Whether or not the name has the desired impact, the Saint’s introduction has led to a noticeable change in Springfield Armory’s advertising strategy of late, a change that you have probably witnessed in these very pages. The slogan “Defend Your Legacy” is writ large, and much of the supporting images and online videos reflect the newest generation of gun owners and the growing population of female shooters—a group characterized as “youthful, aspirational and unapologetic.” To learn more about the new focus, I spoke with Reese’s daughter, Stefany, the company’s social media coordinator, about legacy, and what it means to her. There are some obvious answers such as material wealth, contributions to an industry, or memories and wisdom passed down to family. But Reese and I agreed that for people of our generation—in their late 20s and early 30s—legacy is something yet to be built. Many of our peers are just hitting their stride professionally and may not be settled into any kind of traditional family life. It’s hard to think about legacy, let alone defend it, before you’ve really had a chance to establish one. We see our parents and grandparents, and the things they’ve done and the things they’ll leave behind, and we understand their legacy, indeed we are part of it. But for us, legacy is more about the promise of the future, and defending it means maintaining our freedom to build something worth passing on. Reese made a great point when she talked about women, particularly young women, who are adventurers, mothers, professionals and all-of-the-above, and how many are just starting to ask the question, “How will I defend myself?” And for those, the Saint is Springfield’s answer.
At first blush, the Saint is a handsome carbine, if not particularly distinct from other offerings in the AR-15/M4 category. It is a direct-gas, semi-automatic center-fire rifle chambered for 5.56x45 mm NATO (.223 Rem.). It operates on a mid-length gas system and feeds from an AR-style detachable-box magazine. To say this pattern has been followed before would be an understatement. Still, Springfield’s designers paid attention to the small details that matter and made good decisions with regard to the Saint’s construction and features, resulting in a carbine that is more than the sum of its parts.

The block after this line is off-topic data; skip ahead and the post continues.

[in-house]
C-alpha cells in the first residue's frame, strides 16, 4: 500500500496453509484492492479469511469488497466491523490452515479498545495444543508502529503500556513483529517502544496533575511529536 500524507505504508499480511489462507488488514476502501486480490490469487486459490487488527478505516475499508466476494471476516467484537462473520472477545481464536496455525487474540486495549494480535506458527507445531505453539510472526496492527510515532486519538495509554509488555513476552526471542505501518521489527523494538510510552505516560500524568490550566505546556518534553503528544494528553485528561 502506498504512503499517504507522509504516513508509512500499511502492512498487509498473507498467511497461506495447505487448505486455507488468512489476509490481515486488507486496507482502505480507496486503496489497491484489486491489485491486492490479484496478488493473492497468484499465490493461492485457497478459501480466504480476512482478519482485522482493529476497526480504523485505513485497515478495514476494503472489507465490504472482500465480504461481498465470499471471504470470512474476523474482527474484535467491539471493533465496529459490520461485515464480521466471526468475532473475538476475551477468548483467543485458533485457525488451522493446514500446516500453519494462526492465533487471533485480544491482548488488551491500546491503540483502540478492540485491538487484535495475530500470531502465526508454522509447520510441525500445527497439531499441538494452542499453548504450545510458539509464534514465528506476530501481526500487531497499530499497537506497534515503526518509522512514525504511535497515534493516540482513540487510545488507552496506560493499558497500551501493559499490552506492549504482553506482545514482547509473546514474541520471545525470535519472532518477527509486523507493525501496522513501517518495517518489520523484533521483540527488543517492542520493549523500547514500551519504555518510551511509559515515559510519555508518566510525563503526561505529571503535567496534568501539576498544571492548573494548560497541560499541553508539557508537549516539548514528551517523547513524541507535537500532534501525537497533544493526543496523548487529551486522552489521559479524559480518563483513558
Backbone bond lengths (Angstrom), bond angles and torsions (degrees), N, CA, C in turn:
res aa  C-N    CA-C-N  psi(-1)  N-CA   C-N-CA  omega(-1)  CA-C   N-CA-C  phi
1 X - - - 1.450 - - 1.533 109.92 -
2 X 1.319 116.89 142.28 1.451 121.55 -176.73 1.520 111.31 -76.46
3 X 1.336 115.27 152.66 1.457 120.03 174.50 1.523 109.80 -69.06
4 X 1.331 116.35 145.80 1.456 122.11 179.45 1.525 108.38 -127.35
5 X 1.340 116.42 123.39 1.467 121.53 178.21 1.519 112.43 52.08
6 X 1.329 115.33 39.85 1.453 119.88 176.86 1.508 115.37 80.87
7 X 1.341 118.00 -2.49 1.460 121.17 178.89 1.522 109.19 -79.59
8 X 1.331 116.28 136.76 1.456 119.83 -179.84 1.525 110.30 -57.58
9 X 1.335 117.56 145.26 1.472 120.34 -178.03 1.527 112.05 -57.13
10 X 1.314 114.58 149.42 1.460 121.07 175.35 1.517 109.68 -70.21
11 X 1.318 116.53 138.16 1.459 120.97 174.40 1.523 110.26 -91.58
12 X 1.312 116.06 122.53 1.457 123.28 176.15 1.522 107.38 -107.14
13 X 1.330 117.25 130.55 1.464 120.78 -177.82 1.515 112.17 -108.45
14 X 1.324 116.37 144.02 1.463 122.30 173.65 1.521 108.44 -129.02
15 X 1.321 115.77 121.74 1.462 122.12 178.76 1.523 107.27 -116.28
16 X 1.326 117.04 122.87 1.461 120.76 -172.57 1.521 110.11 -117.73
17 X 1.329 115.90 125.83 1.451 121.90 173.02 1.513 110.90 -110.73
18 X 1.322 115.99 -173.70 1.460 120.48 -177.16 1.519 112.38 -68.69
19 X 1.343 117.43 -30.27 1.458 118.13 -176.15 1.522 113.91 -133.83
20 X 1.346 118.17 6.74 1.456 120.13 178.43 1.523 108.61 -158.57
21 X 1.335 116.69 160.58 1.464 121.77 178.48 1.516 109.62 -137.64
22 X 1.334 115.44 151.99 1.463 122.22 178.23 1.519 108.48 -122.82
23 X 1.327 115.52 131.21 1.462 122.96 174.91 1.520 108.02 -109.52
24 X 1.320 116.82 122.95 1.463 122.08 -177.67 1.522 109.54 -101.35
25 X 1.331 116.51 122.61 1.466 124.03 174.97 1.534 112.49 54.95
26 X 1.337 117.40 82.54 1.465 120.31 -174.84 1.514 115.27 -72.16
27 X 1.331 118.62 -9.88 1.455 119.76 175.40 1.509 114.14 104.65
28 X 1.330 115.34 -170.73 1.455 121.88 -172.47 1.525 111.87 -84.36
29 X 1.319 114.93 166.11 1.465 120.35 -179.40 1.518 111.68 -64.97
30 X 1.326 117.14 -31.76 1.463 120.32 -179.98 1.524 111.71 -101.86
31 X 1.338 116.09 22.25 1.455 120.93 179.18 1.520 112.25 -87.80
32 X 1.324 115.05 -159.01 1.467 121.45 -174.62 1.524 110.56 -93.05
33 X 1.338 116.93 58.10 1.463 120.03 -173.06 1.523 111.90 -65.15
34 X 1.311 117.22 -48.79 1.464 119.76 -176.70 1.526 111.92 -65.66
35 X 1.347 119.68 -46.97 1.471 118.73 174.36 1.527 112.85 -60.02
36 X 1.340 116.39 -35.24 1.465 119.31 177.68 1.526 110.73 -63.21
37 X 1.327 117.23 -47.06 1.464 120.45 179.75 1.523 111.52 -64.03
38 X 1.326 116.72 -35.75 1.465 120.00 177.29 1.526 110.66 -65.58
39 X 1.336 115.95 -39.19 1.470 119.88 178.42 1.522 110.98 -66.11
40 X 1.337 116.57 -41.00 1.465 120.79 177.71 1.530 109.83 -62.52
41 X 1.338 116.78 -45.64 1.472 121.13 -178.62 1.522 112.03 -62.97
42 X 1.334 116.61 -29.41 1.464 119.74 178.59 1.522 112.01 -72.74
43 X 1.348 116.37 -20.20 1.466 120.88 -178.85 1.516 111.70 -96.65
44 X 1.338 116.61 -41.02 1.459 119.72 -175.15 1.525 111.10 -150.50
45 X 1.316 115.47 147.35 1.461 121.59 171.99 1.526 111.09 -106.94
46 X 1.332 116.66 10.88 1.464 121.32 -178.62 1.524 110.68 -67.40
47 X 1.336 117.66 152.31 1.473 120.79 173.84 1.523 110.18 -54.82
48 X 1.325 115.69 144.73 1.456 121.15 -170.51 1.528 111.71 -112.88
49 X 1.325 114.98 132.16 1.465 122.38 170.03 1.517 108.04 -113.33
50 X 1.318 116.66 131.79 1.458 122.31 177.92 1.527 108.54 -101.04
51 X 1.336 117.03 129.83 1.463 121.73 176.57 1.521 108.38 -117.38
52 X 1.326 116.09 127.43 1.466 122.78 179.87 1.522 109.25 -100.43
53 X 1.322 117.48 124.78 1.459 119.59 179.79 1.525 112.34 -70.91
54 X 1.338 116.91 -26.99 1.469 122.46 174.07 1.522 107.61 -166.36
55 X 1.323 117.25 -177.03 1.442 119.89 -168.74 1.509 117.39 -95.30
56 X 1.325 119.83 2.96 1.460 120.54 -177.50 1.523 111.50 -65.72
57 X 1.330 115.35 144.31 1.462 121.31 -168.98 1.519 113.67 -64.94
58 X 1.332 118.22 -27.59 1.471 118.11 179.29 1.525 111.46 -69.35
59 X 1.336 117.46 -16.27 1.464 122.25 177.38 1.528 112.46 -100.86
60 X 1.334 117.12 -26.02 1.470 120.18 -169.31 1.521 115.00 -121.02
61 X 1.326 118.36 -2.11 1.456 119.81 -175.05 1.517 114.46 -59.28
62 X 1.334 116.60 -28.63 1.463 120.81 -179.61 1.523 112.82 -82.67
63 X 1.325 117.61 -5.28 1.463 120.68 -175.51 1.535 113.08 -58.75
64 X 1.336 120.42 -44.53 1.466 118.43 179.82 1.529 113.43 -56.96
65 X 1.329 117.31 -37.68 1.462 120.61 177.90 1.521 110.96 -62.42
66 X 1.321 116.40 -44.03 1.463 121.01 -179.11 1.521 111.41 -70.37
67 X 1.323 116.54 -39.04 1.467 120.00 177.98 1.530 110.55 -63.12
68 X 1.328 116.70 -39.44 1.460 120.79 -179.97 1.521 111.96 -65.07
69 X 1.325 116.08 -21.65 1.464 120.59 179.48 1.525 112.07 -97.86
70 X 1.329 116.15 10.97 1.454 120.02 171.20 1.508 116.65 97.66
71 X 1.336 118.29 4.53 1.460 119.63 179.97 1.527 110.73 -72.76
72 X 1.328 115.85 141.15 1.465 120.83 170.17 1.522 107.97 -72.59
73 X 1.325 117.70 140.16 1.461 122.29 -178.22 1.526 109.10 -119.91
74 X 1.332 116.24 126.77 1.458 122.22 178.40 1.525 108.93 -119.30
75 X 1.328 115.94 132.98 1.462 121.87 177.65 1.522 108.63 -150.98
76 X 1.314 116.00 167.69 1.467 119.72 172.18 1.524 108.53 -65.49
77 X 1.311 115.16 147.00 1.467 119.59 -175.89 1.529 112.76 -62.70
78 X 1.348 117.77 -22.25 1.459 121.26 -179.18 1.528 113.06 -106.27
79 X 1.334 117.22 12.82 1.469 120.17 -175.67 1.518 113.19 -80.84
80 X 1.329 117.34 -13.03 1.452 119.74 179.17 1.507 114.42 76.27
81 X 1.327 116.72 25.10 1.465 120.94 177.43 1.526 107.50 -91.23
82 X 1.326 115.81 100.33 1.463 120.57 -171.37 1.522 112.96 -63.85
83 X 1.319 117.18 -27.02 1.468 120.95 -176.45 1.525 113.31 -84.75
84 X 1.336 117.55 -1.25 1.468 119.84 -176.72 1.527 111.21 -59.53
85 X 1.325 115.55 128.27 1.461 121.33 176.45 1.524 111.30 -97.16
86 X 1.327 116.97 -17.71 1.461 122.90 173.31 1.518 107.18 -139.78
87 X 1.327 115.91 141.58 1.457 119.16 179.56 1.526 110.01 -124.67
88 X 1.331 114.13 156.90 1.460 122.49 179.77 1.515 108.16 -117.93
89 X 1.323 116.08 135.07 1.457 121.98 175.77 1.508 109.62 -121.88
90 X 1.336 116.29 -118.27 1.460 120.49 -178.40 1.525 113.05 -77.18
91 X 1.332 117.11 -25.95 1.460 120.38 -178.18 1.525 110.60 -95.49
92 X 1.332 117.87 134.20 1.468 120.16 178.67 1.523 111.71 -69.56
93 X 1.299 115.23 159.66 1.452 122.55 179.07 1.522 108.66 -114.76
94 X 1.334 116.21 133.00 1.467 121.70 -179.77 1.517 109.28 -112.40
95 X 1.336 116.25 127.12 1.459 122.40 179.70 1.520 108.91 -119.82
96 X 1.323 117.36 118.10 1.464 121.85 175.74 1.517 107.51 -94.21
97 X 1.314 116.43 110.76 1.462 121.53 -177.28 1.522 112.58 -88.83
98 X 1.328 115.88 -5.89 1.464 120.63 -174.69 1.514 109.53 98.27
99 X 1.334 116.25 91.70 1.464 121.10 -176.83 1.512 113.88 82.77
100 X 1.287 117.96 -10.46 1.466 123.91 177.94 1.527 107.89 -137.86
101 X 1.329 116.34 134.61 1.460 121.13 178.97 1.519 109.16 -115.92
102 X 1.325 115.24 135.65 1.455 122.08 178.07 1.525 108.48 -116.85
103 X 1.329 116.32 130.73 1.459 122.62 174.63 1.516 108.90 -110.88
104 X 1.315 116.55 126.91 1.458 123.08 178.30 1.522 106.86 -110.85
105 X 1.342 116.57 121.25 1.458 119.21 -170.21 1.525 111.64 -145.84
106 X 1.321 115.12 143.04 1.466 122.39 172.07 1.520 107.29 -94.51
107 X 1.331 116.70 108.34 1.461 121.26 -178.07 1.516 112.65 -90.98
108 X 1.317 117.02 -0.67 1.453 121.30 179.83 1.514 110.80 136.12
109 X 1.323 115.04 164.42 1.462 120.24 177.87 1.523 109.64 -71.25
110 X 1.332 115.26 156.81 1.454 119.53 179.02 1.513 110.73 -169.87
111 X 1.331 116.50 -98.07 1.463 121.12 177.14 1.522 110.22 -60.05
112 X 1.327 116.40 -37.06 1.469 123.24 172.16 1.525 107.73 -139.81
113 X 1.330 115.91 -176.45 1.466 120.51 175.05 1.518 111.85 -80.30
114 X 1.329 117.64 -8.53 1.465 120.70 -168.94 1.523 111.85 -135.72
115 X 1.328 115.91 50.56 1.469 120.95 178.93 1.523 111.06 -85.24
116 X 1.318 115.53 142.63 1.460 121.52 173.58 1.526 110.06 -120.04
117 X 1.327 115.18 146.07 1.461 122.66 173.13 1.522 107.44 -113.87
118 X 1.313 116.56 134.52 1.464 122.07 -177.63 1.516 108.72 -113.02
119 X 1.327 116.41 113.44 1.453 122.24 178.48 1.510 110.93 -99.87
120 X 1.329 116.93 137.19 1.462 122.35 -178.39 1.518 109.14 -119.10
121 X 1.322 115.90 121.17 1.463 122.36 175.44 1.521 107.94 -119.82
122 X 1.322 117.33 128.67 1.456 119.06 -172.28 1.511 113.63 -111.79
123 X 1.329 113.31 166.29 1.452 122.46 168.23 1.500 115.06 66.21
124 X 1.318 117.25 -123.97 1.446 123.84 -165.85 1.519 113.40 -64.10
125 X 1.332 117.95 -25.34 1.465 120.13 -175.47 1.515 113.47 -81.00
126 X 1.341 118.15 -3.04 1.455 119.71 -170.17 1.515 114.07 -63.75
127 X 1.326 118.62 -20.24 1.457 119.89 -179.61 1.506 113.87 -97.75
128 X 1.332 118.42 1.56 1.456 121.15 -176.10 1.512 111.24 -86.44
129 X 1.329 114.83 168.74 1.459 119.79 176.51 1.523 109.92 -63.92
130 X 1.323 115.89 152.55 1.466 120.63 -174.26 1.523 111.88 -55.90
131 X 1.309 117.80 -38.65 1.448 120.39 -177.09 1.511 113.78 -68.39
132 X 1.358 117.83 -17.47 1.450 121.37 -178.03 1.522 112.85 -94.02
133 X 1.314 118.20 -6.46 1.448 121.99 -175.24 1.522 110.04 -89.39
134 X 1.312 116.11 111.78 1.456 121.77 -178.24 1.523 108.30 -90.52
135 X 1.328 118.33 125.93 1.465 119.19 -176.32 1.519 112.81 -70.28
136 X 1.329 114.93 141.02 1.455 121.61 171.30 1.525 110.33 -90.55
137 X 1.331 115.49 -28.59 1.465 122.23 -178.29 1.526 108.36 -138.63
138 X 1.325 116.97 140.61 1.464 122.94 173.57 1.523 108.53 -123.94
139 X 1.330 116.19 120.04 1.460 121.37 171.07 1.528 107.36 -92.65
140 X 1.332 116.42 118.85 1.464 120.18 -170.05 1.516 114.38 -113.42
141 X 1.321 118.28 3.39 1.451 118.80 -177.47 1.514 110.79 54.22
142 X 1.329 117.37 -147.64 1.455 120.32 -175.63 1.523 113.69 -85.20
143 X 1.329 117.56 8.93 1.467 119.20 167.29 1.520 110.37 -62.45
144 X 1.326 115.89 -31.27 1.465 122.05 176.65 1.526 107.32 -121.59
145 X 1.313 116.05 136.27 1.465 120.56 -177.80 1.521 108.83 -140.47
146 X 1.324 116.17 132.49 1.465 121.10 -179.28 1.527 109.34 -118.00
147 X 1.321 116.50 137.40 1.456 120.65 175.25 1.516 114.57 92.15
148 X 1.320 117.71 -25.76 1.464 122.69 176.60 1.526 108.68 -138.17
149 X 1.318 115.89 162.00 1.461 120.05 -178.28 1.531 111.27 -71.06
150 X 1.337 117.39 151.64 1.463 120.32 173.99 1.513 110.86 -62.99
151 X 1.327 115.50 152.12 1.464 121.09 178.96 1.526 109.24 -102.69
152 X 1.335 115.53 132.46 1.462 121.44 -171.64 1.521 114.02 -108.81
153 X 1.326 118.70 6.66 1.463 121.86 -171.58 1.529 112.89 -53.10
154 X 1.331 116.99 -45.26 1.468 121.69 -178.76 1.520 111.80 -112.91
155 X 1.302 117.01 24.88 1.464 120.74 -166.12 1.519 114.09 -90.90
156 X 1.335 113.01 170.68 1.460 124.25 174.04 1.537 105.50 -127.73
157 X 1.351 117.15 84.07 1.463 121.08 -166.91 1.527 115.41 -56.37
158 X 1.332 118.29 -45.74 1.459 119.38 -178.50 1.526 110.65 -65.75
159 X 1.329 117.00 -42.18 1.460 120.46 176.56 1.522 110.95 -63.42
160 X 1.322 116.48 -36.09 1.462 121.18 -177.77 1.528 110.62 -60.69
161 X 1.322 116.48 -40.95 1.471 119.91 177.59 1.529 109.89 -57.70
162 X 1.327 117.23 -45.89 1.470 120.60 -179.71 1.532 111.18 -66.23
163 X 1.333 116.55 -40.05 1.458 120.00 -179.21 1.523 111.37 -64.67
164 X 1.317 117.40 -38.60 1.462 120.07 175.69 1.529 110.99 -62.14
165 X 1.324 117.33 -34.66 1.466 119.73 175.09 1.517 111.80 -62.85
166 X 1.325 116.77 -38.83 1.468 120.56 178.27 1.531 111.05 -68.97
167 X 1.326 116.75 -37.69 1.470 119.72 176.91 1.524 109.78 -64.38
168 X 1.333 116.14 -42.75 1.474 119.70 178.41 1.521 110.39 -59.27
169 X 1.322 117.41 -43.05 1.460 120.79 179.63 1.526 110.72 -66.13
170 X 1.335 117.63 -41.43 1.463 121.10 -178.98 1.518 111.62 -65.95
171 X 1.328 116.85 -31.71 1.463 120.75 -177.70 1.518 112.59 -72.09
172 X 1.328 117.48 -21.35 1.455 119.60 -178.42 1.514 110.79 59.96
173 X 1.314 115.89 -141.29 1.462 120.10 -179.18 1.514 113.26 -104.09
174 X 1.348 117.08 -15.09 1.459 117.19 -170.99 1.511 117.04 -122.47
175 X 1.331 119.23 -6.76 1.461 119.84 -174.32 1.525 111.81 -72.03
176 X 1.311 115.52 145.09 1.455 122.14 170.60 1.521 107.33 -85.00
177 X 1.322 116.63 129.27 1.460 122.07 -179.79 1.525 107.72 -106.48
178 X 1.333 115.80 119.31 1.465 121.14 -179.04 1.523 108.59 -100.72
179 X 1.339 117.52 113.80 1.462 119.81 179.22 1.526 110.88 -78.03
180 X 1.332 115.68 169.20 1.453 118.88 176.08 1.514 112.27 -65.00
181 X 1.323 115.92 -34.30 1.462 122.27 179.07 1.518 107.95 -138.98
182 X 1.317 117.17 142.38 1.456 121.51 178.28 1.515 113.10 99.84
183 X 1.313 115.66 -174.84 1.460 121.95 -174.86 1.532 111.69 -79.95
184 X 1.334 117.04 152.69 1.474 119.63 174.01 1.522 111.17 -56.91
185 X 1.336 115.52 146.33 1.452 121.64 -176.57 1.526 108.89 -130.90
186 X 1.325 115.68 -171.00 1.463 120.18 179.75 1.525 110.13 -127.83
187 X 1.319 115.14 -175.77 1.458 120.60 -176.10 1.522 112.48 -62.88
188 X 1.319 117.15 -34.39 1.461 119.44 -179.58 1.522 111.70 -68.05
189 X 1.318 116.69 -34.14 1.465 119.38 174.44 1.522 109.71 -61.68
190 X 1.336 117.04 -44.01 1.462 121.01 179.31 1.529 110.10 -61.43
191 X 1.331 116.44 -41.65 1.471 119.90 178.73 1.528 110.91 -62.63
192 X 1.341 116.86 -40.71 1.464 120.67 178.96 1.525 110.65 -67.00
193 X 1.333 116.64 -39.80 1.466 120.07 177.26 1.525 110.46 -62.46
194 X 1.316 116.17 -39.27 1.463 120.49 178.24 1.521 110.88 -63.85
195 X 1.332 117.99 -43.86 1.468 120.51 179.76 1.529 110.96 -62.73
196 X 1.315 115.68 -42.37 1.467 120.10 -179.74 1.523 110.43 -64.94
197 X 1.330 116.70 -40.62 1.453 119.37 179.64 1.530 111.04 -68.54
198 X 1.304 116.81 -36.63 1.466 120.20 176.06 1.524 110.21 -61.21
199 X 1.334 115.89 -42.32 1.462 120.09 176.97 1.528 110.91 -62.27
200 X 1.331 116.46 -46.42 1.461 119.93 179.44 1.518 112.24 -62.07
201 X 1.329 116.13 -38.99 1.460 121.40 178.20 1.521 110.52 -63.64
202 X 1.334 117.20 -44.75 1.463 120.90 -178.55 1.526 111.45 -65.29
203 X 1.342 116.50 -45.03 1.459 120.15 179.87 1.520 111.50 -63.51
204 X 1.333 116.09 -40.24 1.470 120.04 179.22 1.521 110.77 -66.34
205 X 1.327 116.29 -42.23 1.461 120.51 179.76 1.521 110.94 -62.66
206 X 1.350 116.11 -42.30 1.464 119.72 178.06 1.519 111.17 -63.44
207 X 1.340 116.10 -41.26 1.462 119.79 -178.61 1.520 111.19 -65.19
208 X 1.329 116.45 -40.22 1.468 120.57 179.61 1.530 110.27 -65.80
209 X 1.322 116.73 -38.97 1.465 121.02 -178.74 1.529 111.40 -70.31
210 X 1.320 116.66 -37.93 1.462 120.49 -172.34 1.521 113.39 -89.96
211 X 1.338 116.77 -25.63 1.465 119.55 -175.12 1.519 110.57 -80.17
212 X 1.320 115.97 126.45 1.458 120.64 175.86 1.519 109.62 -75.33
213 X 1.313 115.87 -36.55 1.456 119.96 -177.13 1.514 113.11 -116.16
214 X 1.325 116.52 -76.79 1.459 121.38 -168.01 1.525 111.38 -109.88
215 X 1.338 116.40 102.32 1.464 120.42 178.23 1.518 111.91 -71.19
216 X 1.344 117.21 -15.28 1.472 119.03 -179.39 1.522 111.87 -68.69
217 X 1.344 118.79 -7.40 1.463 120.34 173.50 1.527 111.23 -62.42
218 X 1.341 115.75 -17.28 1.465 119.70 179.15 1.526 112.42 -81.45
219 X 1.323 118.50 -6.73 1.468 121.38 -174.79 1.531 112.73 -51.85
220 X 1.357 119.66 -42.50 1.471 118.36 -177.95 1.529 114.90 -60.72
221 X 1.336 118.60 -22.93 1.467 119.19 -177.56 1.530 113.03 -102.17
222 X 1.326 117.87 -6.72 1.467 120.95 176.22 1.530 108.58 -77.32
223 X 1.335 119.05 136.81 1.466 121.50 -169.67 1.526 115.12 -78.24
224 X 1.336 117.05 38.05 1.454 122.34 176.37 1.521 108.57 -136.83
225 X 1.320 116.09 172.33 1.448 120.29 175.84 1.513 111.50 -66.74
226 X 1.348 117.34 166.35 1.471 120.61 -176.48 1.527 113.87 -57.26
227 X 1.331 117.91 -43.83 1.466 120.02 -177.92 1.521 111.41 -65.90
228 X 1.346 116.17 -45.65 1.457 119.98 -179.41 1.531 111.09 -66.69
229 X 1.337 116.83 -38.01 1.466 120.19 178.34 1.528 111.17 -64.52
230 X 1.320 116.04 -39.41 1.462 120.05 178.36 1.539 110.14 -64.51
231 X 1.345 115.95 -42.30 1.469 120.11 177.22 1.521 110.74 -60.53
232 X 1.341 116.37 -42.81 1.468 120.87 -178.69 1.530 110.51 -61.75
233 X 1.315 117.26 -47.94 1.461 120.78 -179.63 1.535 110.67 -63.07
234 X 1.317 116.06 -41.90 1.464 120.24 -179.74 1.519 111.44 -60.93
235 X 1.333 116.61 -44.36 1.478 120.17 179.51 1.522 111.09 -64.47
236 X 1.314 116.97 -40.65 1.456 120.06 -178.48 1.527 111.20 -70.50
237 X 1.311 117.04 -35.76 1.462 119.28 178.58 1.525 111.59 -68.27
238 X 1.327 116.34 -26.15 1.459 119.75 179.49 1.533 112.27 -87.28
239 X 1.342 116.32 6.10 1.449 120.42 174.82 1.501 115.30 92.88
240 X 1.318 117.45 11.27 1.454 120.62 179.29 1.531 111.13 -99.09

At the heart of any rifle is its barrel. The Saint sports a 16" chrome moly vanadium barrel in the A2- or Government-style contour, sans M203 cut, rifled with a 1:8" right-hand twist and capped by a birdcage-style flash hider. It’s a handy and versatile design that provides the shortest possible overall length (non-SBR) and rifling that will stabilize a wide range of bullets from 55 to 77 grs. in weight. Rather than chrome lining the barrel to increase longevity, Springfield made the decision to use a nitriding process called Melonite, inside and out—chamber, bore and external surfaces—greatly improving the hardness and durability of treated metal surfaces without adding a layer of material as does chrome lining. In my opinion, this was a very savvy decision given Springfield’s experience and expertise with Melonite, which has been used for decades, and with great success, in the company’s XD line of pistols.
The author fired more than 2,000 rounds during his evaluation using a Trijicon MRO and flashlight for close-range work and an EOTech Vudu 1-6X 24 mm riflescope for 100-yd. accuracy tests.